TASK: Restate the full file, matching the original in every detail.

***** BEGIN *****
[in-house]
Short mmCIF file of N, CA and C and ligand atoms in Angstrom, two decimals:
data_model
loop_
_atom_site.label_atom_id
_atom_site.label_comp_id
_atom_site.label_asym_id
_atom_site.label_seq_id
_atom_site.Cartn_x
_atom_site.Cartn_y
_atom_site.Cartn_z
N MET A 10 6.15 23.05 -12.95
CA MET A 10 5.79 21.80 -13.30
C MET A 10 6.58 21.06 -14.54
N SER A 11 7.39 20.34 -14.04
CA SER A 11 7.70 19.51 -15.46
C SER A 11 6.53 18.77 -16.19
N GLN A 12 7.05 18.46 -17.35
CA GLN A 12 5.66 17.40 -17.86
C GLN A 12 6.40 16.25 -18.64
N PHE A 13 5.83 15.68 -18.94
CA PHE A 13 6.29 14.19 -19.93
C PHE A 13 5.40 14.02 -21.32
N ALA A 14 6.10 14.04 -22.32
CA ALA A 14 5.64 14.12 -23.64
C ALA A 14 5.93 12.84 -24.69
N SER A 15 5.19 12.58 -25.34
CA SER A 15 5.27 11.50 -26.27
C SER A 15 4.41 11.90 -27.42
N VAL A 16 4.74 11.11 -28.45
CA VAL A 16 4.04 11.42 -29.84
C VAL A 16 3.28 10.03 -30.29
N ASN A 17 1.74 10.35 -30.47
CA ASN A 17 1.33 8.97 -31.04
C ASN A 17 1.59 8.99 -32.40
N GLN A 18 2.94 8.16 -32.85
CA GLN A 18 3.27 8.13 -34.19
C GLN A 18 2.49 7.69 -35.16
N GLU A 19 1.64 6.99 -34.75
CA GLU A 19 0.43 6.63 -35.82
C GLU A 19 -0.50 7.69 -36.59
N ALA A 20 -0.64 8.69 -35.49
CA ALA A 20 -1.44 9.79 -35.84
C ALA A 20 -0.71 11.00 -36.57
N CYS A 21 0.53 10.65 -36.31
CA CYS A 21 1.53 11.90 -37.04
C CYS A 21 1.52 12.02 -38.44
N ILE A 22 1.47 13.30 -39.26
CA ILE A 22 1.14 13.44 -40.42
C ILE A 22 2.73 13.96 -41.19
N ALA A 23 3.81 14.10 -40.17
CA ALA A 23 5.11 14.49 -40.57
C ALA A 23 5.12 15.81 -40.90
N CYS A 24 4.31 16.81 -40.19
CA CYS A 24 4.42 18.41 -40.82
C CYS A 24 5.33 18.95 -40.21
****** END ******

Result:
[in-house]
Short mmCIF file of N, CA and C and ligand atoms in Angstrom, two decimals:
data_model
loop_
_atom_site.label_atom_id
_atom_site.label_comp_id
_atom_site.label_asym_id
_atom_site.label_seq_id
_atom_site.Cartn_x
_atom_site.Cartn_y
_atom_site.Cartn_z
N MET A 10 6.15 23.05 -12.95
CA MET A 10 5.79 21.80 -13.30
C MET A 10 6.58 21.06 -14.54
N SER A 11 7.39 20.34 -14.04
CA SER A 11 7.70 19.51 -15.46
C SER A 11 6.53 18.77 -16.19
N GLN A 12 7.05 18.46 -17.35
CA GLN A 12 5.66 17.40 -17.86
C GLN A 12 6.40 16.25 -18.64
N PHE A 13 5.83 15.68 -18.94
CA PHE A 13 6.29 14.19 -19.93
C PHE A 13 5.40 14.02 -21.32
N ALA A 14 6.10 14.04 -22.32
CA ALA A 14 5.64 14.12 -23.64
C ALA A 14 5.93 12.84 -24.69
N SER A 15 5.19 12.58 -25.34
CA SER A 15 5.27 11.50 -26.27
C SER A 15 4.41 11.90 -27.42
N VAL A 16 4.74 11.11 -28.45
CA VAL A 16 4.04 11.42 -29.84
C VAL A 16 3.28 10.03 -30.29
N ASN A 17 1.74 10.35 -30.47
CA ASN A 17 1.33 8.97 -31.04
C ASN A 17 1.59 8.99 -32.40
N GLN A 18 2.94 8.16 -32.85
CA GLN A 18 3.27 8.13 -34.19
C GLN A 18 2.49 7.69 -35.16
N GLU A 19 1.64 6.99 -34.75
CA GLU A 19 0.43 6.63 -35.82
C GLU A 19 -0.50 7.69 -36.59
N ALA A 20 -0.64 8.69 -35.49
CA ALA A 20 -1.44 9.79 -35.84
C ALA A 20 -0.71 11.00 -36.57
N CYS A 21 0.53 10.65 -36.31
CA CYS A 21 1.53 11.90 -37.04
C CYS A 21 1.52 12.02 -38.44
N ILE A 22 1.47 13.30 -39.26
CA ILE A 22 1.14 13.44 -40.42
C ILE A 22 2.73 13.96 -41.19
N ALA A 23 3.81 14.10 -40.17
CA ALA A 23 5.11 14.49 -40.57
C ALA A 23 5.12 15.81 -40.90
N CYS A 24 4.31 16.81 -40.19
CA CYS A 24 4.42 18.41 -40.82
C CYS A 24 5.33 18.95 -40.21